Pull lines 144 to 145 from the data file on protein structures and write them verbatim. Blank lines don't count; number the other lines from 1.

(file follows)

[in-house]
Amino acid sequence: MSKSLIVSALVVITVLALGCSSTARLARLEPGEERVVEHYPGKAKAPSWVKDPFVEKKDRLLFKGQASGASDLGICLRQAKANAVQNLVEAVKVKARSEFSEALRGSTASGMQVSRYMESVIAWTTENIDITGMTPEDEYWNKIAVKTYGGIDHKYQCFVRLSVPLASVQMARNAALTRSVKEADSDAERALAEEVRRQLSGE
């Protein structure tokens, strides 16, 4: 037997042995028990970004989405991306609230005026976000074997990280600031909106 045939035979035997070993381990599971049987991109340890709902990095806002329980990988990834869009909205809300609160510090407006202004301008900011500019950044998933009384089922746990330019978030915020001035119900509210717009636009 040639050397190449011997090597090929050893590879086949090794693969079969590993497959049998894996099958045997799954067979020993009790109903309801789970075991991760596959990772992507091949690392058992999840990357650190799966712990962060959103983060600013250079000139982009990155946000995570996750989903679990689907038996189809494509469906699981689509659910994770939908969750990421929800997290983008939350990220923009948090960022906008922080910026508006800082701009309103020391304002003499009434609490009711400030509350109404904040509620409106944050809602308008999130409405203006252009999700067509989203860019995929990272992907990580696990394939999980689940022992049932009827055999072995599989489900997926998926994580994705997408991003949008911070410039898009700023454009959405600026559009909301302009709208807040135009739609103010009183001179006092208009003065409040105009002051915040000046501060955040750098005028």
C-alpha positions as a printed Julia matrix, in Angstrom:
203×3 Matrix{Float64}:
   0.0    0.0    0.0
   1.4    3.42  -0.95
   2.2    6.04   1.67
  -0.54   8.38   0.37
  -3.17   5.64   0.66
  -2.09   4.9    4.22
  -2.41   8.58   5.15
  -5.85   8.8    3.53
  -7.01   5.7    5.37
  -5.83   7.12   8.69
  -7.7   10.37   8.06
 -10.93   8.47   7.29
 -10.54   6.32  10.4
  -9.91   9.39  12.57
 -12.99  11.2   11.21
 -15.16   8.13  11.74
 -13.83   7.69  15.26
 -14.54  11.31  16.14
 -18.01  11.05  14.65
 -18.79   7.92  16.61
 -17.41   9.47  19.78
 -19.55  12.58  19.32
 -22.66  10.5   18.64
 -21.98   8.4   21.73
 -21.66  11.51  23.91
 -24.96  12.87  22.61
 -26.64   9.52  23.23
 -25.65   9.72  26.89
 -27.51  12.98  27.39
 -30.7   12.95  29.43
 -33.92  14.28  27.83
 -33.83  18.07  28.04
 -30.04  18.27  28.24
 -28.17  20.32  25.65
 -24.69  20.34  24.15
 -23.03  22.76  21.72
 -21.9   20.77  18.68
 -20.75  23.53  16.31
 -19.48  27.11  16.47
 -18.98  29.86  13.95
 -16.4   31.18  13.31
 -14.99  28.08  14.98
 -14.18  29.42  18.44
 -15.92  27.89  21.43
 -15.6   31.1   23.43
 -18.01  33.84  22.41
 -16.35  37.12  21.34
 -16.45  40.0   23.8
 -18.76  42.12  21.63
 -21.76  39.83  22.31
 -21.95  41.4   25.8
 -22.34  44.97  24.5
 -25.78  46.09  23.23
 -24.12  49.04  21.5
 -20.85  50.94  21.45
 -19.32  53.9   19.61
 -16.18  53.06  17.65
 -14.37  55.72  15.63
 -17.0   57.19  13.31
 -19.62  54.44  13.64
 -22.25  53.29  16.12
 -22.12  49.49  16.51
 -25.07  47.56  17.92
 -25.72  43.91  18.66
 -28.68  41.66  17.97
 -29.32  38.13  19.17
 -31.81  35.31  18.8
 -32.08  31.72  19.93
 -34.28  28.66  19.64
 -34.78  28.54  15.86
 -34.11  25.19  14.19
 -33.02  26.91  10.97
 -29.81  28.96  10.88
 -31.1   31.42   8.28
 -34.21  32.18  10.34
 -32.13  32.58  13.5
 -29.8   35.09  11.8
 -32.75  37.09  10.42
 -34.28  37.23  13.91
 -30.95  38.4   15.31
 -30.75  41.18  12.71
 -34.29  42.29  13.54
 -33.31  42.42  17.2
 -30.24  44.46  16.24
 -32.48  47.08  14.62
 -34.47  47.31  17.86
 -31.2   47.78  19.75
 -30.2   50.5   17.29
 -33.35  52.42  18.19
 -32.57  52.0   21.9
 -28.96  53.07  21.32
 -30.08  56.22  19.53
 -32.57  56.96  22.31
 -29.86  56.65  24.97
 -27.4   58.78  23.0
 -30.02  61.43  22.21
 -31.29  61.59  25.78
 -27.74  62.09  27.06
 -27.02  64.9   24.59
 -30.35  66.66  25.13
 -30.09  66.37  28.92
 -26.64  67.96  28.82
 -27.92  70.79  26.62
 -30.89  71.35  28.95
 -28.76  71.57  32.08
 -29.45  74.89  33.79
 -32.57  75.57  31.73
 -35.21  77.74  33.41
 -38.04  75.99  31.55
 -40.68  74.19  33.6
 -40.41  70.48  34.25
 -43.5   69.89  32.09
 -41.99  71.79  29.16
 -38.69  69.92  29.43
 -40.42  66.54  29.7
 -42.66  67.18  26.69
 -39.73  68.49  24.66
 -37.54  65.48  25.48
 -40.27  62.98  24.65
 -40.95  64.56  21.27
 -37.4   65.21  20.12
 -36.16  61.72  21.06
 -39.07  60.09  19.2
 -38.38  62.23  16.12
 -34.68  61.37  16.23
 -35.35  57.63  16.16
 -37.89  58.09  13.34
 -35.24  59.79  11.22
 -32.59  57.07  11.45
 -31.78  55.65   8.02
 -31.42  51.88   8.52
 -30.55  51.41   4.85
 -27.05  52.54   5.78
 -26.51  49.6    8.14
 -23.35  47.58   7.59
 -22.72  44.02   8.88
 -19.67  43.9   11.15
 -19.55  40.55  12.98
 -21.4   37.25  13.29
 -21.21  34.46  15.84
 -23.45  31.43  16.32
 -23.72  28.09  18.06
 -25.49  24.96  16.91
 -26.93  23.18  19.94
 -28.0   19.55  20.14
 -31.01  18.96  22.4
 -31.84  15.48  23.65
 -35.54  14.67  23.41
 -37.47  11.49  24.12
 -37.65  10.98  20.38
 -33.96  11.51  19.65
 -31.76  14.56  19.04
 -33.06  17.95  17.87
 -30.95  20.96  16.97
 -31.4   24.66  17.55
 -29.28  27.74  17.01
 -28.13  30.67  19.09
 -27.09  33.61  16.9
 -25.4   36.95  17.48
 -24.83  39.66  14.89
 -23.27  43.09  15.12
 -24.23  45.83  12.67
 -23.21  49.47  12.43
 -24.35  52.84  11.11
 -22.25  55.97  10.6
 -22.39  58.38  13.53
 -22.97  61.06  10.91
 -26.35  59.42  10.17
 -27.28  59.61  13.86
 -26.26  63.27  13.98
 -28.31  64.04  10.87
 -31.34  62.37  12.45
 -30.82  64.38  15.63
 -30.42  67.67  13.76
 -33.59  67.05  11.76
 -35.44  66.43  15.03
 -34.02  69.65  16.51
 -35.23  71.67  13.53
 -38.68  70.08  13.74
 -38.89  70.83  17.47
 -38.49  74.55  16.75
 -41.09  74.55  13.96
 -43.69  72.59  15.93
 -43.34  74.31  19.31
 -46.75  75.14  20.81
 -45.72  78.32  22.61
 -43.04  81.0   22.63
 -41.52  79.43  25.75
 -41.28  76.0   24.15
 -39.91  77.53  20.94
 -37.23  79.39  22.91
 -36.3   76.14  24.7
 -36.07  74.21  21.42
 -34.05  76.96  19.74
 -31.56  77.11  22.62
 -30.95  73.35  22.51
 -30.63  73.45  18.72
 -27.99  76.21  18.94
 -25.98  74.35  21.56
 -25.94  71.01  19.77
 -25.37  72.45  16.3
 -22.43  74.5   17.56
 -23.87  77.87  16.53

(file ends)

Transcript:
 -21.4   37.25  13.29
 -21.21  34.46  15.84